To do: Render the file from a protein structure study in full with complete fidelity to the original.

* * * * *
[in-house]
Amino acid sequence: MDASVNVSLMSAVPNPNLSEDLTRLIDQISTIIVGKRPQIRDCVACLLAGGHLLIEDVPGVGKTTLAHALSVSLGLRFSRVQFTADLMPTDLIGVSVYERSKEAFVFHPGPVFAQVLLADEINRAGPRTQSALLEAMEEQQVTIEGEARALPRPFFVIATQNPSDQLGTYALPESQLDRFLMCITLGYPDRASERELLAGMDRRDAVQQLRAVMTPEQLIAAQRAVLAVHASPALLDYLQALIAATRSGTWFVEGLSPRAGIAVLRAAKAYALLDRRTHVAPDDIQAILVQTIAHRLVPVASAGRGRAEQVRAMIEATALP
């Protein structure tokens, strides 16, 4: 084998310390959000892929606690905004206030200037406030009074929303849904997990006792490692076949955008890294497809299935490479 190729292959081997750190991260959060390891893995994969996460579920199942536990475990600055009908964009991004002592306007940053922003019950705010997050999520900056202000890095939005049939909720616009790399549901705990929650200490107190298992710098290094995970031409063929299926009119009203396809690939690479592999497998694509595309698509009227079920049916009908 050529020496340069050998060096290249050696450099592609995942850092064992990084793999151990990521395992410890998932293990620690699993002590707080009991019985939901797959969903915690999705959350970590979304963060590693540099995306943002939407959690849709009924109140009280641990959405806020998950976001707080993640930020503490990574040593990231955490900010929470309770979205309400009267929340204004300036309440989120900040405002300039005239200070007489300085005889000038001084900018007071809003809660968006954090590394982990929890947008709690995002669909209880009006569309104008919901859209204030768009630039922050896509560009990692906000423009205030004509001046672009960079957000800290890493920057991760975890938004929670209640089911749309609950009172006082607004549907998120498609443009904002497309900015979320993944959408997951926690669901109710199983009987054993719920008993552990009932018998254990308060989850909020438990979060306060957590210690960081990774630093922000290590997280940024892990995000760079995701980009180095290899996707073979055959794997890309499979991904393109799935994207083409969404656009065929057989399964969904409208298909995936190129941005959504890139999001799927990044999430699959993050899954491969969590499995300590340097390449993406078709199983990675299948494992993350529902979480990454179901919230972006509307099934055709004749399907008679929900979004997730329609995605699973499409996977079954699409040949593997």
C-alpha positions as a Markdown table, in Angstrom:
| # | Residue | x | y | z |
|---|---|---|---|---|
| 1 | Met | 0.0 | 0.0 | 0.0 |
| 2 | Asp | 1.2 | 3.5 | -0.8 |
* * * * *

[in-house]
Amino acid sequence: MDASVNVSLMSAVPNPNLSEDLTRLIDQISTIIVGKRPQIRDCVACLLAGGHLLIEDVPGVGKTTLAHALSVSLGLRFSRVQFTADLMPTDLIGVSVYERSKEAFVFHPGPVFAQVLLADEINRAGPRTQSALLEAMEEQQVTIEGEARALPRPFFVIATQNPSDQLGTYALPESQLDRFLMCITLGYPDRASERELLAGMDRRDAVQQLRAVMTPEQLIAAQRAVLAVHASPALLDYLQALIAATRSGTWFVEGLSPRAGIAVLRAAKAYALLDRRTHVAPDDIQAILVQTIAHRLVPVASAGRGRAEQVRAMIEATALP
């Protein structure tokens, strides 16, 4: 084998310390959000892929606690905004206030200037406030009074929303849904997990006792490692076949955008890294497809299935490479 190729292959081997750190991260959060390891893995994969996460579920199942536990475990600055009908964009991004002592306007940053922003019950705010997050999520900056202000890095939005049939909720616009790399549901705990929650200490107190298992710098290094995970031409063929299926009119009203396809690939690479592999497998694509595309698509009227079920049916009908 050529020496340069050998060096290249050696450099592609995942850092064992990084793999151990990521395992410890998932293990620690699993002590707080009991019985939901797959969903915690999705959350970590979304963060590693540099995306943002939407959690849709009924109140009280641990959405806020998950976001707080993640930020503490990574040593990231955490900010929470309770979205309400009267929340204004300036309440989120900040405002300039005239200070007489300085005889000038001084900018007071809003809660968006954090590394982990929890947008709690995002669909209880009006569309104008919901859209204030768009630039922050896509560009990692906000423009205030004509001046672009960079957000800290890493920057991760975890938004929670209640089911749309609950009172006082607004549907998120498609443009904002497309900015979320993944959408997951926690669901109710199983009987054993719920008993552990009932018998254990308060989850909020438990979060306060957590210690960081990774630093922000290590997280940024892990995000760079995701980009180095290899996707073979055959794997890309499979991904393109799935994207083409969404656009065929057989399964969904409208298909995936190129941005959504890139999001799927990044999430699959993050899954491969969590499995300590340097390449993406078709199983990675299948494992993350529902979480990454179901919230972006509307099934055709004749399907008679929900979004997730329609995605699973499409996977079954699409040949593997």
C-alpha positions as a Markdown table, in Angstrom:
| # | Residue | x | y | z |
|---|---|---|---|---|
| 1 | Met | 0.0 | 0.0 | 0.0 |
| 2 | Asp | 1.2 | 3.5 | -0.8 |